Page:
Conflicts of interest in ‘restructuring’ choices
By Marcus Wright
The Michigan Citizen
DETROIT — In a move that appears to only guarantee his own salary, Mayor Dave Bing jumped on the emergency financial manager (EFM) bandwagon within days of Gov. Rick Snyder’s March 1 proclamation that Detroit is in a financial crisis. His first decision, as he tries to move the city down the EFM path, was the announcement that Jones Day, the Cleveland-based mega law firm, will provide legal services for the city’s restructuring.
The choice is not final until Council approves.
It is a choice that gives citizens pause — especially since the Free Press leaked the governor’s choice for EFM, a partner in Jones Day, Kevyn Orr.
Many ask about that conflict and other possible conflicts for Jones Day.
The client list on the Jones Day Web site (www.jonesday.com/principlesandvalues/clientlist) names several large financial institutions with links to the city’s debt and stock of foreclosed properties dotting the city. Also named are real estate developers and Grand Rapids-based Amway, the largest campaign contributor to Snyder.
Deutsch Banke AG, The Goldman Sachs Group, L.P., JP Morgan Chase, Wells Fargo, Lehman Brothers Holdings, Bank of American, Pershing Square Capital Management and Royal Bank of Scotland Commercial are among large financial institutions that are Jones Day clients.
Multinational real estate firmsJones Lang LaSalle and Morgan Stanley Realty are also clients.
With this client list, many question the likelihood of this EFM working in Detroiters’ best interest. Conflict of interest arises when an EFM, who is also a lawyer, has competing interests or loyalties that either are, or potentially can be, at odds with each other.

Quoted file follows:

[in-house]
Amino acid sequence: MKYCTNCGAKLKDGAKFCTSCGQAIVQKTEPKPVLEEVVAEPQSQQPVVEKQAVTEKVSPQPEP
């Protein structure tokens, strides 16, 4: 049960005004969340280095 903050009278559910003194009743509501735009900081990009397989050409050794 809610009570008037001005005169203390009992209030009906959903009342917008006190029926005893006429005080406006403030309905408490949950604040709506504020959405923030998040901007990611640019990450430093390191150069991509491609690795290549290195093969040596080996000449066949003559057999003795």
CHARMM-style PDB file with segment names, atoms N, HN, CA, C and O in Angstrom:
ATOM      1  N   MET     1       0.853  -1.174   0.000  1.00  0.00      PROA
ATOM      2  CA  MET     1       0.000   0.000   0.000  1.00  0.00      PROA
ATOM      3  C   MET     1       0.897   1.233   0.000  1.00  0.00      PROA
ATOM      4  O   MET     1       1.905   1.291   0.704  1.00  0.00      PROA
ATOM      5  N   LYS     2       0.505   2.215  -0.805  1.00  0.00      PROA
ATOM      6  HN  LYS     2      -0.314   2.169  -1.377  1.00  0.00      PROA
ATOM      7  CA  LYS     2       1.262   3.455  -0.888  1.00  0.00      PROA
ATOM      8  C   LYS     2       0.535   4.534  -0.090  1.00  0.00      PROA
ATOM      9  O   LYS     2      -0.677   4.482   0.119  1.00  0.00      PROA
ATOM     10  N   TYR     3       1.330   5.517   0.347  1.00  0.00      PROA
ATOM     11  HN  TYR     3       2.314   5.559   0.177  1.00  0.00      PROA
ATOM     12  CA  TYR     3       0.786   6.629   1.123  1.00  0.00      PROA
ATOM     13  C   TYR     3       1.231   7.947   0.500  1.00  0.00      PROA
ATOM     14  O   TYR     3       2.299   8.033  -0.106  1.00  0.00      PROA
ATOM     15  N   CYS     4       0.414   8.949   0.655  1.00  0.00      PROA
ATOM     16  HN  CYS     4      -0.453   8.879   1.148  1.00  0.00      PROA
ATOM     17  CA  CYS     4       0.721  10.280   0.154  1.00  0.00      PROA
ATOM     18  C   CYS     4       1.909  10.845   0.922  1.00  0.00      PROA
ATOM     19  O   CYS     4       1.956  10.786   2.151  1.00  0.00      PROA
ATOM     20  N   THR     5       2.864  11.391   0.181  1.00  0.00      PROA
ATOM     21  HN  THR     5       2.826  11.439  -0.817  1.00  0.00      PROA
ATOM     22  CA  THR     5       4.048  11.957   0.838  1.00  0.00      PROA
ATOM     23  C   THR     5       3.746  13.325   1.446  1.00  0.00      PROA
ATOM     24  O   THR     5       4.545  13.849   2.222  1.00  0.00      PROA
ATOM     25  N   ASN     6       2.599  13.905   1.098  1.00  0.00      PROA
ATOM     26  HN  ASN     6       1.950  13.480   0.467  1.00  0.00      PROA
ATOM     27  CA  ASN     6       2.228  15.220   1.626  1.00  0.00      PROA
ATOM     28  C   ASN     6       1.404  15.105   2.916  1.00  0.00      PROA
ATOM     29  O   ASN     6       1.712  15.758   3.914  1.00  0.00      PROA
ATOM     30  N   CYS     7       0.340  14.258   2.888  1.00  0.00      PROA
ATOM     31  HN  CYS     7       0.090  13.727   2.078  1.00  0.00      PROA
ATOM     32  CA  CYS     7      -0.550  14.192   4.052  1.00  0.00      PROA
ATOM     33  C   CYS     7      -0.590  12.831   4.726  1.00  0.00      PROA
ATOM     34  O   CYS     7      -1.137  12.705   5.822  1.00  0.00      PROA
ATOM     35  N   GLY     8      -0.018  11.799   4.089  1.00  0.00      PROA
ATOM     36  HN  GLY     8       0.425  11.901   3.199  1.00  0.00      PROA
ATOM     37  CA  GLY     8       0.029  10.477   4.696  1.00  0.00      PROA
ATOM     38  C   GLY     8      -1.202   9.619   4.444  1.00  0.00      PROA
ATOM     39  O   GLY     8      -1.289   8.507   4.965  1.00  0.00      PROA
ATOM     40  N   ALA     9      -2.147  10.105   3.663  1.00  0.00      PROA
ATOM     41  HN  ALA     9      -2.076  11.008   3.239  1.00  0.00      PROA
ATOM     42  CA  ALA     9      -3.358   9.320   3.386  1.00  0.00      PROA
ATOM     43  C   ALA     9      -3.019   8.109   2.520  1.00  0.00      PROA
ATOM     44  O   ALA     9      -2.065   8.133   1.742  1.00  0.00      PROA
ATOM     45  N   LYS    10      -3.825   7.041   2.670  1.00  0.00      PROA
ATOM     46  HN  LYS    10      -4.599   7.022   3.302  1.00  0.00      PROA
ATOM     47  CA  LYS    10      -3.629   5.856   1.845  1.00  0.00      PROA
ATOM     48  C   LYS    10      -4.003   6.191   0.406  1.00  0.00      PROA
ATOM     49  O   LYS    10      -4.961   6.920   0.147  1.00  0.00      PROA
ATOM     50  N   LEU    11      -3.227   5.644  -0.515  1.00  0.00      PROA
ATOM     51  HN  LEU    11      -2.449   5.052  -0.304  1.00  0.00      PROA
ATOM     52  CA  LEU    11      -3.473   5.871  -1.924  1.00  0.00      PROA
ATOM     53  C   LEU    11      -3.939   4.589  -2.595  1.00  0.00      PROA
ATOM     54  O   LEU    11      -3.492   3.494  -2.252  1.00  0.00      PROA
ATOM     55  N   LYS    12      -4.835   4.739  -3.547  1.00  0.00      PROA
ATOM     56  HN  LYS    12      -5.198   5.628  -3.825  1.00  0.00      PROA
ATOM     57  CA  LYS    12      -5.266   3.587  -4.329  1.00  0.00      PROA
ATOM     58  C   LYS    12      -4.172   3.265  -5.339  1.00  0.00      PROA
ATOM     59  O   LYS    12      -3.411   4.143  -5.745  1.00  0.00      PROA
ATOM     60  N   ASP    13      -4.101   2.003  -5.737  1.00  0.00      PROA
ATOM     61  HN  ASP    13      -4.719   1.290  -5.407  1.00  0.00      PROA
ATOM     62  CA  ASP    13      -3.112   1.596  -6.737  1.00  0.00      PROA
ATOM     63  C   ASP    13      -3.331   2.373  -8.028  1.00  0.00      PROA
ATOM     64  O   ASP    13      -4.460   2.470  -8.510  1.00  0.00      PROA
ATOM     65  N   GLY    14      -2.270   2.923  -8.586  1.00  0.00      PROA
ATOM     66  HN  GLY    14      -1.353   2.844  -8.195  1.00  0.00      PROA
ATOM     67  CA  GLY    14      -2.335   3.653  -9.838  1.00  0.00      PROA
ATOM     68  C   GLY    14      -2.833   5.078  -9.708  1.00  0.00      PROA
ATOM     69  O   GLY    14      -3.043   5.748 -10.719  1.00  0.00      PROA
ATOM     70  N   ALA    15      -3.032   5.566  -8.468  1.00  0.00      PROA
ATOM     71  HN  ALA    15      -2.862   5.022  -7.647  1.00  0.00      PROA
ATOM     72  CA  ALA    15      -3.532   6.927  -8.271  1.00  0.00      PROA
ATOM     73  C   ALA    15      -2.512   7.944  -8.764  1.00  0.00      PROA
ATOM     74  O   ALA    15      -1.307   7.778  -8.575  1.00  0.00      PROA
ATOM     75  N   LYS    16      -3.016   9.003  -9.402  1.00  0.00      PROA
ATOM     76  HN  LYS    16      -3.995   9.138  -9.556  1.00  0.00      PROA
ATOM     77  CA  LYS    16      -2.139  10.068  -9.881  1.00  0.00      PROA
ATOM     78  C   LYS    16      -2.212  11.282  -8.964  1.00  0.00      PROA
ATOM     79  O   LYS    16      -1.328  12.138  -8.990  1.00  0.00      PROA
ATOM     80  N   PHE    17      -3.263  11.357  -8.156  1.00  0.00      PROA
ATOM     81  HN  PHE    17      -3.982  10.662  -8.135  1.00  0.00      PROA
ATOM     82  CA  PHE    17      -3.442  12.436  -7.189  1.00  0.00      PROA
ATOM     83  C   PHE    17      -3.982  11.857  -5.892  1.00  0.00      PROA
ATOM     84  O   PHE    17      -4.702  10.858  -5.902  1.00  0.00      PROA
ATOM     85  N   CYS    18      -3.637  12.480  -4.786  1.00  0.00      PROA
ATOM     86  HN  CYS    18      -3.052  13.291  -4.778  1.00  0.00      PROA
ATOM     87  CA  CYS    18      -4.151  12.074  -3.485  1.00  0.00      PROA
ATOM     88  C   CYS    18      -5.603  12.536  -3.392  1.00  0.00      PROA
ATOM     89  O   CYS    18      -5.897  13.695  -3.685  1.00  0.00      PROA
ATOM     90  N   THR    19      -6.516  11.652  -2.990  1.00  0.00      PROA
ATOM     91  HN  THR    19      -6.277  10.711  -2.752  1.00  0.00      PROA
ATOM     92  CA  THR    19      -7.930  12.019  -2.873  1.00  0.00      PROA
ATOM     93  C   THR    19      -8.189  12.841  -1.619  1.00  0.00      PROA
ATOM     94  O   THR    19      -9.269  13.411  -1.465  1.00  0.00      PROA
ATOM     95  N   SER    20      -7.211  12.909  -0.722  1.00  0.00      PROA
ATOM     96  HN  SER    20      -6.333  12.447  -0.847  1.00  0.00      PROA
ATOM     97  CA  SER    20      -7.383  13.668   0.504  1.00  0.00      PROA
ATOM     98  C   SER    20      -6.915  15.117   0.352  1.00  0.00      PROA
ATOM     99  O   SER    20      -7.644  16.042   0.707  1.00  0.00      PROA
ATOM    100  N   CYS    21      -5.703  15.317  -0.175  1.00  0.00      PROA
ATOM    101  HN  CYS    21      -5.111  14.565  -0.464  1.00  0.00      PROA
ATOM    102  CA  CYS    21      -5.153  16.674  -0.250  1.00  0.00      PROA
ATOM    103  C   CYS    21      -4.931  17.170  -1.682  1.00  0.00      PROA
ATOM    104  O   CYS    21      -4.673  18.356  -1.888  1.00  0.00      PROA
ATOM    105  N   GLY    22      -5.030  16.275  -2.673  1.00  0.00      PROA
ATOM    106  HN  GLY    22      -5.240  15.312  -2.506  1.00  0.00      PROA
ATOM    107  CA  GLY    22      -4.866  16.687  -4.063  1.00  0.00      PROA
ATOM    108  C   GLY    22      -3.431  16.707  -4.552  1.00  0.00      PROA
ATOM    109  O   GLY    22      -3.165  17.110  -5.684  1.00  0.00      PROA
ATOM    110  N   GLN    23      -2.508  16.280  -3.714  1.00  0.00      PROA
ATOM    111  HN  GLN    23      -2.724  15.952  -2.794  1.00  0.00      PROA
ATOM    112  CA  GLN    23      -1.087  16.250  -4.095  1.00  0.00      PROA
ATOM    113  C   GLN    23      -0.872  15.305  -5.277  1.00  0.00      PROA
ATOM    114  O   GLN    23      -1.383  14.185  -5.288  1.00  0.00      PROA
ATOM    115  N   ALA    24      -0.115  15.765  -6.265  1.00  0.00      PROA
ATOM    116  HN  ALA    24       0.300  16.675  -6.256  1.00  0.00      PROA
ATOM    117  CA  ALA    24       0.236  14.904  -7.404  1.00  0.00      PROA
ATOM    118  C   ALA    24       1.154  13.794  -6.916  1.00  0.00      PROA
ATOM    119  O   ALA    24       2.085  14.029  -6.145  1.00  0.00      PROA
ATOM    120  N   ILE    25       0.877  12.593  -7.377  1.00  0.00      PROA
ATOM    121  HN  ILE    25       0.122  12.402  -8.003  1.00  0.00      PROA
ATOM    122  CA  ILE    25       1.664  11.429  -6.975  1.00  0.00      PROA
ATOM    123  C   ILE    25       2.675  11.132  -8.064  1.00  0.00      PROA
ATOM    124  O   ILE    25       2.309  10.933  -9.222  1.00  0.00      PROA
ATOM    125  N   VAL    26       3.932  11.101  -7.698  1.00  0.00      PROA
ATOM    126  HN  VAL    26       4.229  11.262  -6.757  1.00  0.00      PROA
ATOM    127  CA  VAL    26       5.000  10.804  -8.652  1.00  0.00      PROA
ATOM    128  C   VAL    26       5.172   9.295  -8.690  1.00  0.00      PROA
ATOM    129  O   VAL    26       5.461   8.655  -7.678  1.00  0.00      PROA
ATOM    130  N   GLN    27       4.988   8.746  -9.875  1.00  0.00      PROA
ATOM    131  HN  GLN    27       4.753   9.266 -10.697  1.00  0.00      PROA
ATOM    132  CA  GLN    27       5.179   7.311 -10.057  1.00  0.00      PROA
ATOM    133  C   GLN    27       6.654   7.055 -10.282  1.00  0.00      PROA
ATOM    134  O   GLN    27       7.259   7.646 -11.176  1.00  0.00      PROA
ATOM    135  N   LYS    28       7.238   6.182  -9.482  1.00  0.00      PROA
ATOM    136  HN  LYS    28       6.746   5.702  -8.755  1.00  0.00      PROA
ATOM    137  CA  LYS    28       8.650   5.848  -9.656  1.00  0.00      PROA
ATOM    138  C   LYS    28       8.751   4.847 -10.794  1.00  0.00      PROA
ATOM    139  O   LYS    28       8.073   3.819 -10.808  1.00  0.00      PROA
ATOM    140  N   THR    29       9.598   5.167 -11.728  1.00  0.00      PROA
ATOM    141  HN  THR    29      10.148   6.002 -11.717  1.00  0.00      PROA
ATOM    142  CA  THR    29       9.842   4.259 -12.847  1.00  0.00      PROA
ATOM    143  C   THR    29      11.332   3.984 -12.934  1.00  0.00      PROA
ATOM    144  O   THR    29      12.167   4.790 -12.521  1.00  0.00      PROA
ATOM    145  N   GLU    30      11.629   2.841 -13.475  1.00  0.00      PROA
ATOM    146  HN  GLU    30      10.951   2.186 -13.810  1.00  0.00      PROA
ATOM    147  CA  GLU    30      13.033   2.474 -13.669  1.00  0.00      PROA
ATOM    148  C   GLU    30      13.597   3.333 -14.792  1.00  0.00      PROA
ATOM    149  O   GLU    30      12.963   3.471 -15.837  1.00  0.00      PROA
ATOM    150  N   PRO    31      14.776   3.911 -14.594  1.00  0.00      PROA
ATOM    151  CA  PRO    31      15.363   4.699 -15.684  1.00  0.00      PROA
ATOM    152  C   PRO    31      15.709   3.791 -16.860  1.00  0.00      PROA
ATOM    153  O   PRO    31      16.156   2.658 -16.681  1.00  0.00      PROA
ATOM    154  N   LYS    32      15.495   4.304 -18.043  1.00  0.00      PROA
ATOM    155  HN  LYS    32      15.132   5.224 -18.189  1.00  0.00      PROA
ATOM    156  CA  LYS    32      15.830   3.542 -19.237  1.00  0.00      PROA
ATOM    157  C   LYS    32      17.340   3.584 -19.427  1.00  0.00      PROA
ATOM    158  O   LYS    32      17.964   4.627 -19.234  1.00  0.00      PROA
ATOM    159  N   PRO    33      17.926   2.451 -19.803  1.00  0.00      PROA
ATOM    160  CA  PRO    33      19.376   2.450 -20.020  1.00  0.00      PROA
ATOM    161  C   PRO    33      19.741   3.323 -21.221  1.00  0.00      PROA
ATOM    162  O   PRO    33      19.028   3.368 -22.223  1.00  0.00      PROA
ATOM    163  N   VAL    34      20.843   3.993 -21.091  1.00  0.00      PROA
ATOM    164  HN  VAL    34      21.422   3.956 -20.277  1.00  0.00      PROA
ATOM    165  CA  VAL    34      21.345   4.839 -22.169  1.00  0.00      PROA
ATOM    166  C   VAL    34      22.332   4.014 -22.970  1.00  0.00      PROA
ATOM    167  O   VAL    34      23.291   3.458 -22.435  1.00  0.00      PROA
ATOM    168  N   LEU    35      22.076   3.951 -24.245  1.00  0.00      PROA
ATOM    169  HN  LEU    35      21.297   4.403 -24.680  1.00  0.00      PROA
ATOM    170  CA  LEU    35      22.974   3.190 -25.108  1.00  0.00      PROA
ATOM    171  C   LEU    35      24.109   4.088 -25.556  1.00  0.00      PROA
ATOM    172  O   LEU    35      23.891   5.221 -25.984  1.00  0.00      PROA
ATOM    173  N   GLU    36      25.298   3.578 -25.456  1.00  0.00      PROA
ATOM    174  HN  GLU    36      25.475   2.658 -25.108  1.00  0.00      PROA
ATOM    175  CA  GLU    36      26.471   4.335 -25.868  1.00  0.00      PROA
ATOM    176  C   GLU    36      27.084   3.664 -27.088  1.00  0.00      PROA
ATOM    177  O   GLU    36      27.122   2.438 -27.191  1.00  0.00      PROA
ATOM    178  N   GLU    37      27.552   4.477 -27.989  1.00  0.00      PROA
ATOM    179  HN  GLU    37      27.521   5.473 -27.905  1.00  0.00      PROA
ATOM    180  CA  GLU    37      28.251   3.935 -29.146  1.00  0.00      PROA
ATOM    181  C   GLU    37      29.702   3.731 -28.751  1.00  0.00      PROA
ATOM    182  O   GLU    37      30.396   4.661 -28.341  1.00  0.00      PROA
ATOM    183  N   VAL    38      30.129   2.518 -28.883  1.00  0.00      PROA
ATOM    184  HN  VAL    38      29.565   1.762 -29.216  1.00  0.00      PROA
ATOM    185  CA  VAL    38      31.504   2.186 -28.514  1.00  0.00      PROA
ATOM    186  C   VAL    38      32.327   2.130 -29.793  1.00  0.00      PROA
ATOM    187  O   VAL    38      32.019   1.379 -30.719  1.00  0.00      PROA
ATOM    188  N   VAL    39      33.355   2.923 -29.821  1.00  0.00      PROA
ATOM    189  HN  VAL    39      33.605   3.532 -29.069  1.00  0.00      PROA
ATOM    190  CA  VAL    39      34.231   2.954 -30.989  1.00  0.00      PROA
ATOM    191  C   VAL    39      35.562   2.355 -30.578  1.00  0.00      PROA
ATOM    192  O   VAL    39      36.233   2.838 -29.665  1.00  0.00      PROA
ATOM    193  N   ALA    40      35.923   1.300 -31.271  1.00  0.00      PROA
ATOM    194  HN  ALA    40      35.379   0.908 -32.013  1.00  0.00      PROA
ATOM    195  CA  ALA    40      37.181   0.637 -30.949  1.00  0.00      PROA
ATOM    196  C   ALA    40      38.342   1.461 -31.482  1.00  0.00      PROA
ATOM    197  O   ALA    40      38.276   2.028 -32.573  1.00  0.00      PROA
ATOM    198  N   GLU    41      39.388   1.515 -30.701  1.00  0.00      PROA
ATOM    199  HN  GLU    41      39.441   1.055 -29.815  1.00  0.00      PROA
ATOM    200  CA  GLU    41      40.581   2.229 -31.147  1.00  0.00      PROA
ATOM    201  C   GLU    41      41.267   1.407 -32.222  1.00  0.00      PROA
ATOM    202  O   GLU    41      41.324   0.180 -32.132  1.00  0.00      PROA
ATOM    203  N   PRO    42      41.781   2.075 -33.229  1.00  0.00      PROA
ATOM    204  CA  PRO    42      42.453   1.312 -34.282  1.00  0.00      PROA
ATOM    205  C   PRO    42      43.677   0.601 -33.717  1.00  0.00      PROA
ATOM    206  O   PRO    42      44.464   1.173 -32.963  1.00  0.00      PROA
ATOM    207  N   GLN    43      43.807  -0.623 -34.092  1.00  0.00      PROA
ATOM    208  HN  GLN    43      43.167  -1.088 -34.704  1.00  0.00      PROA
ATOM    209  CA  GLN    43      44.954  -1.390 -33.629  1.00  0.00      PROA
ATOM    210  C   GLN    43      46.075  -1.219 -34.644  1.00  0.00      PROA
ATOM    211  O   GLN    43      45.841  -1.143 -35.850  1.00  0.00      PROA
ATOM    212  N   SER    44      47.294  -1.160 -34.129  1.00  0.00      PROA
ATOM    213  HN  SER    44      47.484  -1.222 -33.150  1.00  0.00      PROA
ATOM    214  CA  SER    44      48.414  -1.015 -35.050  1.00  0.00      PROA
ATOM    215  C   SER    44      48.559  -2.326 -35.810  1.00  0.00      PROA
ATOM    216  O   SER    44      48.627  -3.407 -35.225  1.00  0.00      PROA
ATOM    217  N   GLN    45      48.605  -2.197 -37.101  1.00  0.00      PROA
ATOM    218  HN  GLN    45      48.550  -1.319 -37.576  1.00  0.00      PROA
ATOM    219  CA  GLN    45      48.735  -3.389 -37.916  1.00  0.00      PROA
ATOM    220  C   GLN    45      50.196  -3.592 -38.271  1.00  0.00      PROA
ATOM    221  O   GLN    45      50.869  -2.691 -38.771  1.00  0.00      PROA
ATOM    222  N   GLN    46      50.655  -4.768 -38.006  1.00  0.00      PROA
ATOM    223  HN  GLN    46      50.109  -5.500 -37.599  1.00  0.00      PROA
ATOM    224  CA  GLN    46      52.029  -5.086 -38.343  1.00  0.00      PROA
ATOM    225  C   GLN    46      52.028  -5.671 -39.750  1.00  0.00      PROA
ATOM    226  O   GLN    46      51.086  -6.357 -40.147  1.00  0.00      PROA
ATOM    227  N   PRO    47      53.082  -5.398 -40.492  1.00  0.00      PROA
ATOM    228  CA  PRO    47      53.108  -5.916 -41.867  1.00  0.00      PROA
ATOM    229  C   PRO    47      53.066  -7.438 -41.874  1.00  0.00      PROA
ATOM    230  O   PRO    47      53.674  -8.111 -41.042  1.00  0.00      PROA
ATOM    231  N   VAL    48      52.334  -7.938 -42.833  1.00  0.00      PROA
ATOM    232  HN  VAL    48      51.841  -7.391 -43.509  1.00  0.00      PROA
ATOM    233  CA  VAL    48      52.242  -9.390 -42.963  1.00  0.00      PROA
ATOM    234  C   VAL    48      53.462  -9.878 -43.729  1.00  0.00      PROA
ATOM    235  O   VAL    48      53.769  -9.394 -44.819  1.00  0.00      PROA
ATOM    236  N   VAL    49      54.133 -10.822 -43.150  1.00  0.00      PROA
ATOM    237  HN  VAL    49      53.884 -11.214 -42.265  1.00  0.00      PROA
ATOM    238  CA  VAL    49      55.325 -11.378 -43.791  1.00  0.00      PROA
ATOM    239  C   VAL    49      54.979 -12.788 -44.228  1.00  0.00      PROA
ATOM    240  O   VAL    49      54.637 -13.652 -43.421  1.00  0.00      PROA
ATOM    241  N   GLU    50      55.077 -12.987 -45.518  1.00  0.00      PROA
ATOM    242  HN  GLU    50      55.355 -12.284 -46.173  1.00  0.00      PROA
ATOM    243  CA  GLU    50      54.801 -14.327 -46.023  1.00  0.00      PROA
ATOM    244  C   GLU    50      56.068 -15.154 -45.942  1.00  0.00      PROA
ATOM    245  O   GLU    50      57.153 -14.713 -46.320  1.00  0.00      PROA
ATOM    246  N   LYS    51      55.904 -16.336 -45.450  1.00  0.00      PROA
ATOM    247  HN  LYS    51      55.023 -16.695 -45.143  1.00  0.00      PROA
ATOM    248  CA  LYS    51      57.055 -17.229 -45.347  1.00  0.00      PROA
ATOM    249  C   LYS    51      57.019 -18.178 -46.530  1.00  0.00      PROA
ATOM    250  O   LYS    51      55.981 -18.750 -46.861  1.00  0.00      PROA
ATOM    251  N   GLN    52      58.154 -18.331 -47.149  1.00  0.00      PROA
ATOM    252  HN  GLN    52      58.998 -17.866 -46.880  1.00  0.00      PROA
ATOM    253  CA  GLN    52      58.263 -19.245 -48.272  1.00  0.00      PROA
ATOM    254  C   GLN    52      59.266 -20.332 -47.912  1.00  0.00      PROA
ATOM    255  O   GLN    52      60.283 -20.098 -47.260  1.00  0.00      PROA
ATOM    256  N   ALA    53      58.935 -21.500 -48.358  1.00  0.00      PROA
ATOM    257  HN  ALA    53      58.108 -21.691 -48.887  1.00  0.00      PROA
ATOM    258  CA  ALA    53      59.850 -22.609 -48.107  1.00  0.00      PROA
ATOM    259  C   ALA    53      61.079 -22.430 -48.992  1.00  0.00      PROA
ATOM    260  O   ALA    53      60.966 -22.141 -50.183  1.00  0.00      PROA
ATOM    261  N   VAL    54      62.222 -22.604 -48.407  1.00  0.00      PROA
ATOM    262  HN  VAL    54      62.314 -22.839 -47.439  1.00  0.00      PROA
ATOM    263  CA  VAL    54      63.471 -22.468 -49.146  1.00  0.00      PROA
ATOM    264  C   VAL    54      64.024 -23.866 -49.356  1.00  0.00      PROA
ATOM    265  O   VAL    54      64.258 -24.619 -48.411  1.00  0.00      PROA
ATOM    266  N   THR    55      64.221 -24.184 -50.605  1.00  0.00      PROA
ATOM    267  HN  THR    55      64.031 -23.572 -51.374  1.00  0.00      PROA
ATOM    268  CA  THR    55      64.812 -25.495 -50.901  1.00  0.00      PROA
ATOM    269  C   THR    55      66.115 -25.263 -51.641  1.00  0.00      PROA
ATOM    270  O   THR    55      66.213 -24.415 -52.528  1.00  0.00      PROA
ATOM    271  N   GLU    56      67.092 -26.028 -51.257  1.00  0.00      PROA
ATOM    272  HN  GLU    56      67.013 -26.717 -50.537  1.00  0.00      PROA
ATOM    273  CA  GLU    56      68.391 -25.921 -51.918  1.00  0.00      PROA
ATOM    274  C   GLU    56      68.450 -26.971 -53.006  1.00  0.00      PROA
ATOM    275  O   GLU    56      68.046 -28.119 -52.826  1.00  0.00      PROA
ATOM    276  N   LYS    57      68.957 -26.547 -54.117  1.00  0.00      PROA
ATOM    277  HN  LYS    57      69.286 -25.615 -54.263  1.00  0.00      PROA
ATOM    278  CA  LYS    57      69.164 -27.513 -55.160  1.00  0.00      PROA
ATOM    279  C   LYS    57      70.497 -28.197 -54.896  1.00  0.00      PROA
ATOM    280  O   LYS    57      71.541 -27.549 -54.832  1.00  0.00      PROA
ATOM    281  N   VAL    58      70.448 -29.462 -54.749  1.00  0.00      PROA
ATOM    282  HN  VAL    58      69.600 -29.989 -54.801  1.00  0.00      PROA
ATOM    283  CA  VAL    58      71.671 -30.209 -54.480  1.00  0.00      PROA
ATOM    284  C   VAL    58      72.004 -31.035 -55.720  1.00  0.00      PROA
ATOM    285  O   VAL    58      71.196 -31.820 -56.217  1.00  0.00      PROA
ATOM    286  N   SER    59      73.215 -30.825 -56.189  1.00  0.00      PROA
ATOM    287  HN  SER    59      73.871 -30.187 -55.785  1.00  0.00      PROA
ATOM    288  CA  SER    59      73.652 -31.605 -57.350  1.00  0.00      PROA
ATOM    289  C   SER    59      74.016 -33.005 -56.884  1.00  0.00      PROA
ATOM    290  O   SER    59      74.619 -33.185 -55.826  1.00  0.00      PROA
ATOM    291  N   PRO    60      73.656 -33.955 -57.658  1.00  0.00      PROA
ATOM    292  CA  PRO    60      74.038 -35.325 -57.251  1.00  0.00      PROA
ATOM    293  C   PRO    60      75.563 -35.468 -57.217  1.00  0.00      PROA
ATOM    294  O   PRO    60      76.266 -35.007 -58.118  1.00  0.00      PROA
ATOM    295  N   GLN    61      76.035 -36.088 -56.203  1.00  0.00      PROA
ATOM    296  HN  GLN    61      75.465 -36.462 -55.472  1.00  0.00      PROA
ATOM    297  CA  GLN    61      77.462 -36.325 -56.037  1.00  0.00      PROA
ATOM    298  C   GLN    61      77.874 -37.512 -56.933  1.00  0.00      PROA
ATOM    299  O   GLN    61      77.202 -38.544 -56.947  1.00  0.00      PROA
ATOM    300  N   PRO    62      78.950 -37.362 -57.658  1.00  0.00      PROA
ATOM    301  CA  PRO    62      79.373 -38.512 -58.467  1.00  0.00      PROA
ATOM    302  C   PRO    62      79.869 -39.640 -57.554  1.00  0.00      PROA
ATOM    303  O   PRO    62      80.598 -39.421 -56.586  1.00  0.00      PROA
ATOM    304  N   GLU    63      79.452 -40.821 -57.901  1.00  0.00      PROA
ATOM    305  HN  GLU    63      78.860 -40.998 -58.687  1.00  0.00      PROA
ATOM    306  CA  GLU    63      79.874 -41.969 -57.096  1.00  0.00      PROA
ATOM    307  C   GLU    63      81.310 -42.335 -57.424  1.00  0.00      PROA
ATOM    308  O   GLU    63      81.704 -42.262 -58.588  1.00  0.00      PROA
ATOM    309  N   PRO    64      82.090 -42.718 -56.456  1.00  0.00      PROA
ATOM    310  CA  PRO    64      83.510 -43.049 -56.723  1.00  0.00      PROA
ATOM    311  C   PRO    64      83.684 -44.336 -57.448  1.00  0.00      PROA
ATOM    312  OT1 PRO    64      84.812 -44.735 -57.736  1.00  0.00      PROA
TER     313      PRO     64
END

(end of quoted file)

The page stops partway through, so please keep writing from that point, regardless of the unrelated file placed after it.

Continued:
Some ask, in the case of Jones Day and partner Orr, whose interests will they serve when it comes to representing the city, the state and/or their many clients.
General Motors, for example, is also a Jones Day client and a city-based corporation that now enjoys tax breaks with the city and the state. The company’s tax status may need to be reviewed in the interests of restructuring the city’s finances. An advocate for the city might say no more tax breaks for GM, the city can’t afford it. A lawyer for GM could argue that General Motors needs the breaks. Jones Day, wearing both hats, is caught in a conflict of interest.
Several companies with significant presence in the city are also on the Jones Day client list: CVS, Chrysler, Exxon Mobil and Sherwin-Williams are examples, along with the financial institutions that hold mortgages within the city or must come to the table to discuss restructuring the city’s debt — as Snyder has said they should do. Again Jones Day could be caught between competing interests.
The EFM has the authority to unilaterally dismiss public officials, work without public oversight, sell public assets and dissolve union contracts.
Jones Day Law Firm
- 1893 — founded in Cleveland, Ohio
- 1982 — first Black partner
- 2,400 attorneys world wide
- 36 offices worldwide
- $1.6 million in annual revenues
- 828 partners; four lawyers of color elevated to partner annually since 2003; total number of Black partners unknown; 153 women partners.